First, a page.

Saturday, March 31, 2012

St. Fagans, Barry Island, Caerleon Roman Fortress

Taking advantage of the summer-like weather (today it's vanished!) we decided to visit our nearest foreign country (Wales -- Cymru) two days ago.

Our overseas jaunt started with a traversal of the 'wider-than-the-Mersey' Severn to start our mini-break at St. Fagan's National History Museum just west of Cardiff. This is an open-air site where numerous historical buildings have been lovingly and carefully rebuilt. We started in the Celtic roundhouses where Clare had a chance to question a native (below) about the central heating (pictured).

Clare talks to a Celt about their housing
Next we moved on to the late-mediaeval Catholic Church.

Clare at the entrance to St. Teilo's mediaeval Catholic Church

The Ascension - rather NASA-like

Icons of things you can't do on a Sunday
A collection of pictures showing the brightly-illuminated wall decorations was the subject of the previous post.

Clare at St. Fagan's Castle gardens
We then walked across to the other side of the site to visit the "castle" (a 1580 Elizabethan Manor House) and its charming gardens.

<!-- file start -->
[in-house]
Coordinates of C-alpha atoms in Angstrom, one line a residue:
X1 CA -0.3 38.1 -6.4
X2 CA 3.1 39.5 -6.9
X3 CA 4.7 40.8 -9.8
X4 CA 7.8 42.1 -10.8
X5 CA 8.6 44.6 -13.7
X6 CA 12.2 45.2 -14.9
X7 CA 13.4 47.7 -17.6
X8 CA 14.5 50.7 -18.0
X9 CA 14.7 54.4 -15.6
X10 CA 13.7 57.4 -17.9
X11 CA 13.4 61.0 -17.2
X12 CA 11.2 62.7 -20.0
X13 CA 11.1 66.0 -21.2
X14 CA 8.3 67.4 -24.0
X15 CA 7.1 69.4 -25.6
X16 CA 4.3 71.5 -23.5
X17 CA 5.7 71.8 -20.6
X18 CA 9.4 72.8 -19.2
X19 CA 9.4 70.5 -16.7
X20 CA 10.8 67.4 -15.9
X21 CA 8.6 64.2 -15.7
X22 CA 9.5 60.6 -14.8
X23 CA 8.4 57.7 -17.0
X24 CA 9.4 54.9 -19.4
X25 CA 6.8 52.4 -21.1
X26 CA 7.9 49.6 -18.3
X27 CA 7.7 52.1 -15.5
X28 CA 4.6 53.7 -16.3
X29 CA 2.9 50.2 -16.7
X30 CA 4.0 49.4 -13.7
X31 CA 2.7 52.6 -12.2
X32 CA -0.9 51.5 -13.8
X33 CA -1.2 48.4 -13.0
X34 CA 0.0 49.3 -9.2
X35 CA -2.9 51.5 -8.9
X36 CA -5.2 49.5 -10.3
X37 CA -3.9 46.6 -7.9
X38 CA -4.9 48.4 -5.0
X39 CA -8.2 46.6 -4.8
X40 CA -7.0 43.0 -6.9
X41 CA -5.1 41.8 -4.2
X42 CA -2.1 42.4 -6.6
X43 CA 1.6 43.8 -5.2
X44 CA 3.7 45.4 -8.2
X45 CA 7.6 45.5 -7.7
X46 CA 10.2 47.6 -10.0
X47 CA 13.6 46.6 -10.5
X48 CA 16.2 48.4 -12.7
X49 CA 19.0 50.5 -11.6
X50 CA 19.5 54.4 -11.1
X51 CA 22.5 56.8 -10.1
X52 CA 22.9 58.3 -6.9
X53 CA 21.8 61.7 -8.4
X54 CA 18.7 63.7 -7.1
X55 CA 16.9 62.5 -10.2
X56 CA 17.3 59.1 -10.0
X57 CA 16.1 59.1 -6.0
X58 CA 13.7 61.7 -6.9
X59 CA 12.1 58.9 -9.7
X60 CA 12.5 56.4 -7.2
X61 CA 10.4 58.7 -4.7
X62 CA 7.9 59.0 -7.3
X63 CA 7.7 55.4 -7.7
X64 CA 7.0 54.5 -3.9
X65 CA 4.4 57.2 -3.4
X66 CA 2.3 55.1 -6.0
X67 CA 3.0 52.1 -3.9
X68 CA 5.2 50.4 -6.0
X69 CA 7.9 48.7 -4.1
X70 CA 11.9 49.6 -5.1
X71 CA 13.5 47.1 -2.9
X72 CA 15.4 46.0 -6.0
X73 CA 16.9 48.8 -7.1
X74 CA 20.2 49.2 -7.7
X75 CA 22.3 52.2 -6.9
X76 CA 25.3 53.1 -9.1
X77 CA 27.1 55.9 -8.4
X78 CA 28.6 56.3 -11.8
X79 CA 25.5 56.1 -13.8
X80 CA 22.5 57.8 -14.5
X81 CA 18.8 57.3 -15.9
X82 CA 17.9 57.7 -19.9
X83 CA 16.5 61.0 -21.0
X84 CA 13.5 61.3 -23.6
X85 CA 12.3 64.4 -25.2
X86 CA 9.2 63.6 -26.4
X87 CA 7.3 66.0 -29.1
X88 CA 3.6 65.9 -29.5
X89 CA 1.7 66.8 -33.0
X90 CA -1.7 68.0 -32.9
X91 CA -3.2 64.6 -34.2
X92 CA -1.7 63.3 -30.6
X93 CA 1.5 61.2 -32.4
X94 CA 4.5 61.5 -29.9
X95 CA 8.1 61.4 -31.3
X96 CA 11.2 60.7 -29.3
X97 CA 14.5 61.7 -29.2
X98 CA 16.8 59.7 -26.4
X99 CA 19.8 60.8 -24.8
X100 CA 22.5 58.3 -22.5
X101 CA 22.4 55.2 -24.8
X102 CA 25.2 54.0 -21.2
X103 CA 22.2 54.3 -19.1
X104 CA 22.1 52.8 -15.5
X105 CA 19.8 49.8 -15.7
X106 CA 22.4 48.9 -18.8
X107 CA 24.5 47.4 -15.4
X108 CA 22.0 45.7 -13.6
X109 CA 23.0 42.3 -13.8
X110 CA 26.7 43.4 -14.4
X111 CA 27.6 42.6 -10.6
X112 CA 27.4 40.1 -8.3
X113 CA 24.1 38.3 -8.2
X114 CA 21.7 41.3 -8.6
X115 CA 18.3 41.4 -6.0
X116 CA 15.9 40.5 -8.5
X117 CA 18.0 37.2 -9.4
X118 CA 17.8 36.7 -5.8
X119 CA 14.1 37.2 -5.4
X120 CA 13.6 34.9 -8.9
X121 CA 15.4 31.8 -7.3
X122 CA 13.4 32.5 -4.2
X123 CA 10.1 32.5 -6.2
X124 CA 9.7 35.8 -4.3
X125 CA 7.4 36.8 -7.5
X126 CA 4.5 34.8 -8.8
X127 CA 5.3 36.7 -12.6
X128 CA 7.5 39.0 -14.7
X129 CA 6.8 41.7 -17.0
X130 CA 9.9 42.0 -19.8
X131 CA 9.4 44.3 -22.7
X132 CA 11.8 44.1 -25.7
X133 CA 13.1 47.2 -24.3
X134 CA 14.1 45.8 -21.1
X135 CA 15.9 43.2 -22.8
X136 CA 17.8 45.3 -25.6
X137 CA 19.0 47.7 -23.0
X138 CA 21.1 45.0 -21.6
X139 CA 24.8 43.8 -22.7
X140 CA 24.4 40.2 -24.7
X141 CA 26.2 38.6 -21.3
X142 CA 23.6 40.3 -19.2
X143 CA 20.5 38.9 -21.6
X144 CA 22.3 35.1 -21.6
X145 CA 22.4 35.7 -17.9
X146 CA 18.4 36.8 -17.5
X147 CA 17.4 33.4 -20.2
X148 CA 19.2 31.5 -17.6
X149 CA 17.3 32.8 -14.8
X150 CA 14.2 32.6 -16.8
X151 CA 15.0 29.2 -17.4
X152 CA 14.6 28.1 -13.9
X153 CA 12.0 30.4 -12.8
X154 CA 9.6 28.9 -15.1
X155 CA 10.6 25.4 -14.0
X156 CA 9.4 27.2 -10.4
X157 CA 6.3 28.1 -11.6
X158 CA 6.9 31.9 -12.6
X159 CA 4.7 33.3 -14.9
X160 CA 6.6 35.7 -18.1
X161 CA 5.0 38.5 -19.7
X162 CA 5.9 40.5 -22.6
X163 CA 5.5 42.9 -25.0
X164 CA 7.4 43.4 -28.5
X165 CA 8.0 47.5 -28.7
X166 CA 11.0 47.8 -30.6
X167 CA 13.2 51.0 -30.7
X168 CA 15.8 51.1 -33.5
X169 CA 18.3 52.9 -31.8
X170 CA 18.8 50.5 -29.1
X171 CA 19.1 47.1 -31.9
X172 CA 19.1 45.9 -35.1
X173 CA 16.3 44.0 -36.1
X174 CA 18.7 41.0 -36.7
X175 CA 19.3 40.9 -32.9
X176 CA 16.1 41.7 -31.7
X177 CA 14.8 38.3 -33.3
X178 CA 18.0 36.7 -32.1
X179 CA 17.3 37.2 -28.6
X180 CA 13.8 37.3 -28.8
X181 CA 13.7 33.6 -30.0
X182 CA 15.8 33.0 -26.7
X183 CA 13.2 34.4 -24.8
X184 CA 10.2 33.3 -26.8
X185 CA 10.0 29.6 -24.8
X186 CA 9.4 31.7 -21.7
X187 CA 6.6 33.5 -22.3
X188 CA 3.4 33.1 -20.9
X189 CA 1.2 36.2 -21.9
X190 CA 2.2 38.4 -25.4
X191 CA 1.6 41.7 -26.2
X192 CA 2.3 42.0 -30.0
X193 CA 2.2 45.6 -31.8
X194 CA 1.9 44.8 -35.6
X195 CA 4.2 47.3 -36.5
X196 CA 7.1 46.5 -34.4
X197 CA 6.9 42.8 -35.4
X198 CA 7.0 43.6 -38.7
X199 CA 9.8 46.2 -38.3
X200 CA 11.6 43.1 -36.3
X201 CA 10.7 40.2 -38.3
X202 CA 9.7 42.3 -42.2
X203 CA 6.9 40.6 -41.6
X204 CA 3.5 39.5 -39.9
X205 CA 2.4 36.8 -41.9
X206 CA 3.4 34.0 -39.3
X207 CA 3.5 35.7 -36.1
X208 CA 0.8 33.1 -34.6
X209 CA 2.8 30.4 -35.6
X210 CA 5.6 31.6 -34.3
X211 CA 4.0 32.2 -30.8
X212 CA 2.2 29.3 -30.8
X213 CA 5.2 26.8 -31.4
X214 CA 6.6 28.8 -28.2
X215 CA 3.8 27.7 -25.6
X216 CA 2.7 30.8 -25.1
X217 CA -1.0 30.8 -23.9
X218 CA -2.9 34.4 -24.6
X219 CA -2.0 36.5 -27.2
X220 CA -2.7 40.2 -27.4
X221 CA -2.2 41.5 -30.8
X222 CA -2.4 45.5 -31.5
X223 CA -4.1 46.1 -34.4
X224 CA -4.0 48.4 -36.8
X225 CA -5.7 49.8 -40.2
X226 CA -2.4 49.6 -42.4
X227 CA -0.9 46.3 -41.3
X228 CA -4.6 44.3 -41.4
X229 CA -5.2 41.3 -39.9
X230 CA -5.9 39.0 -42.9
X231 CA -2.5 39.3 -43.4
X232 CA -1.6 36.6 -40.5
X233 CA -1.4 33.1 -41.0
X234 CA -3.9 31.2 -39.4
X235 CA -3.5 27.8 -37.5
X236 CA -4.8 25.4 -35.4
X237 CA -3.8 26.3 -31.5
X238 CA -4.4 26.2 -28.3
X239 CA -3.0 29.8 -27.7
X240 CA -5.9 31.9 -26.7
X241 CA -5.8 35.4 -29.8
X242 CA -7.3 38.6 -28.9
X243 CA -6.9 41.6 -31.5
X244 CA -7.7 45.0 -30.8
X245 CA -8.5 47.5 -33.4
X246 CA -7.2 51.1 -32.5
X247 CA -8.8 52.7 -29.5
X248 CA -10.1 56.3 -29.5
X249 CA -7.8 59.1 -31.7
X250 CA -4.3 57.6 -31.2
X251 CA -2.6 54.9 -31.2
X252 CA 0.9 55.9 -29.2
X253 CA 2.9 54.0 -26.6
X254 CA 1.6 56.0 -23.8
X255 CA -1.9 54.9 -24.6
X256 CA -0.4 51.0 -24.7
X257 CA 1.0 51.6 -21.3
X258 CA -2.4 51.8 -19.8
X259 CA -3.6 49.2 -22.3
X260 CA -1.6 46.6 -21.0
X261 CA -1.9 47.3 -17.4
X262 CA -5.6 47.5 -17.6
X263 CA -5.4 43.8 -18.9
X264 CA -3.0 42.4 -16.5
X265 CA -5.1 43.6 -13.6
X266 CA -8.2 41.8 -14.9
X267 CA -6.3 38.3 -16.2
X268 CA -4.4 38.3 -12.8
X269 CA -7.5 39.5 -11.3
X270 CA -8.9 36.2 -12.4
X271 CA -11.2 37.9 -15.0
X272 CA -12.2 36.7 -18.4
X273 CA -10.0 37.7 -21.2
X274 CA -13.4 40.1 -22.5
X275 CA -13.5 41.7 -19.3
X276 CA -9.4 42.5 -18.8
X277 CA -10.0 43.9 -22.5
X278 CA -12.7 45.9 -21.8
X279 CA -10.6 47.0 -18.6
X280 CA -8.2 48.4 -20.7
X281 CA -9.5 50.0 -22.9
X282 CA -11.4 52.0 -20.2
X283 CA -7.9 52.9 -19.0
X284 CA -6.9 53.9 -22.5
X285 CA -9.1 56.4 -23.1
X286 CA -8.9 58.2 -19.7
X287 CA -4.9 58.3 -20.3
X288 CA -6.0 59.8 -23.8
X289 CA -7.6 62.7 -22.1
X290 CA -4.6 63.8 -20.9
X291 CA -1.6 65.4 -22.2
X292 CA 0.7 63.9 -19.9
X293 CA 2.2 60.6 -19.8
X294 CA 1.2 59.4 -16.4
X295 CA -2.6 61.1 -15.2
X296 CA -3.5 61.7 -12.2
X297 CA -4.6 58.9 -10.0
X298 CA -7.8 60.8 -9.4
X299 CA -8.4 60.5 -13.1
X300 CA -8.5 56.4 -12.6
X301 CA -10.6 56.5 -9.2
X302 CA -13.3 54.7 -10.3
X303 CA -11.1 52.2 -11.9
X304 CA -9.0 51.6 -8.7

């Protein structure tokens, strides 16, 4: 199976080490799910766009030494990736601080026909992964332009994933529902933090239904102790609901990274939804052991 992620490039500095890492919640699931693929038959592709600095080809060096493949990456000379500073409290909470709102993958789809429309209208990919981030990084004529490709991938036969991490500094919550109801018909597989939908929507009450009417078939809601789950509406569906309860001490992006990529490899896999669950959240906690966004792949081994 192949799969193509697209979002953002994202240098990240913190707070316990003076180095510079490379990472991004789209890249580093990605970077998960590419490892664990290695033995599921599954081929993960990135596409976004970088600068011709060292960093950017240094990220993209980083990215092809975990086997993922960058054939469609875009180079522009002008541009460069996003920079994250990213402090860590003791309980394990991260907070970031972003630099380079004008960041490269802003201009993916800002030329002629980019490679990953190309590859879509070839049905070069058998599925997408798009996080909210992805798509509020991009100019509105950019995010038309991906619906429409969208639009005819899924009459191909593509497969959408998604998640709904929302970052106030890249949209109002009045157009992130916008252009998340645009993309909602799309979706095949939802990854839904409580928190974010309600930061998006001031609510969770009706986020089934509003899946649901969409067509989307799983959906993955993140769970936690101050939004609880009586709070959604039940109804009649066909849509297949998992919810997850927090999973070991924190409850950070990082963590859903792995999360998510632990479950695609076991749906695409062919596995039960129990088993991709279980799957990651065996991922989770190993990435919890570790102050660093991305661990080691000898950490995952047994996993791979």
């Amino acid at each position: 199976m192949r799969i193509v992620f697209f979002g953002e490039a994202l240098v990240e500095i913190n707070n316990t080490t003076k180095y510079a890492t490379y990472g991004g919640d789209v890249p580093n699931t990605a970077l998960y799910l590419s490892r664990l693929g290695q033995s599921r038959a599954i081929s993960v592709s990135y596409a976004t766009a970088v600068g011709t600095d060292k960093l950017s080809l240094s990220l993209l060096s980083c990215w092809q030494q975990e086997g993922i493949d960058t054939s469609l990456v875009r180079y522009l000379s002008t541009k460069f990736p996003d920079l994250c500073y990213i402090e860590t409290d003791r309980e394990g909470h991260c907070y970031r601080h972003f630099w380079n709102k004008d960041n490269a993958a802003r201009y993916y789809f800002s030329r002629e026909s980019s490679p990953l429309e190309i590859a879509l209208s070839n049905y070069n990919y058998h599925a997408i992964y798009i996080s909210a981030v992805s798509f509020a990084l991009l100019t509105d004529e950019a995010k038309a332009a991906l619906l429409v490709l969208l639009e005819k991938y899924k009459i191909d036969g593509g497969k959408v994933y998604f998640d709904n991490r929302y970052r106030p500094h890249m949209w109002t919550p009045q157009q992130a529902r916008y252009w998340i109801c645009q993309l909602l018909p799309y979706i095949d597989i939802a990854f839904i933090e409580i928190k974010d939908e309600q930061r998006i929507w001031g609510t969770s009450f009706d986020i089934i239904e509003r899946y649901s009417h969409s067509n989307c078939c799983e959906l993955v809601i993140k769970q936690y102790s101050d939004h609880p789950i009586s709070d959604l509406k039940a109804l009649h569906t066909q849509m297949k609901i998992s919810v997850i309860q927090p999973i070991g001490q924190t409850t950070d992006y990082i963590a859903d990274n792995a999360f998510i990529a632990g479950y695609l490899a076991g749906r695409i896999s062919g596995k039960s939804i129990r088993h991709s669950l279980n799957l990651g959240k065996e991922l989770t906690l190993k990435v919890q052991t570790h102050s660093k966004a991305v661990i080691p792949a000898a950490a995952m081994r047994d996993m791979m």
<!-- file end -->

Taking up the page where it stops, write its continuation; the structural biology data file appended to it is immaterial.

Then it was off to Barry island, home of the famous "Gavin and Stacey" where we both paid homage by eating chips on a litter-strewn beach. The white item stranded on the sand in Clare's picture is an item of feminine underwear: don't ask!

Clare ("Stacey") at Barry Island

Nigel ("Gavin") at Barry Island
After the sophisticated delights of Barry island (which we both enjoyed) we drove to the Premier Inn near Newport where we were able to note how the Beefeater chain has moved noticeably upmarket.

Special Effects at the Caerleon Roman Bath House
Friday we took in the Roman Legion Fortress at Caerleon. We started in the Bath House, and then moved on to the Amphitheatre and the Barracks.

Clare charges a predator in the Caerleon amphitheatre

Clare welcomes the troops to the Caerleon barracks
On our way home we decided to visit Leigh Woods, overlooking the river Avon. Have you ever encountered a National Trust site worse signposted? By trial-and-error, much driving in circles and exploring anonymous side roads we eventually found where to park and had a pleasant walk.

Someone has invested in new parking facilities, how about a sign on the A369?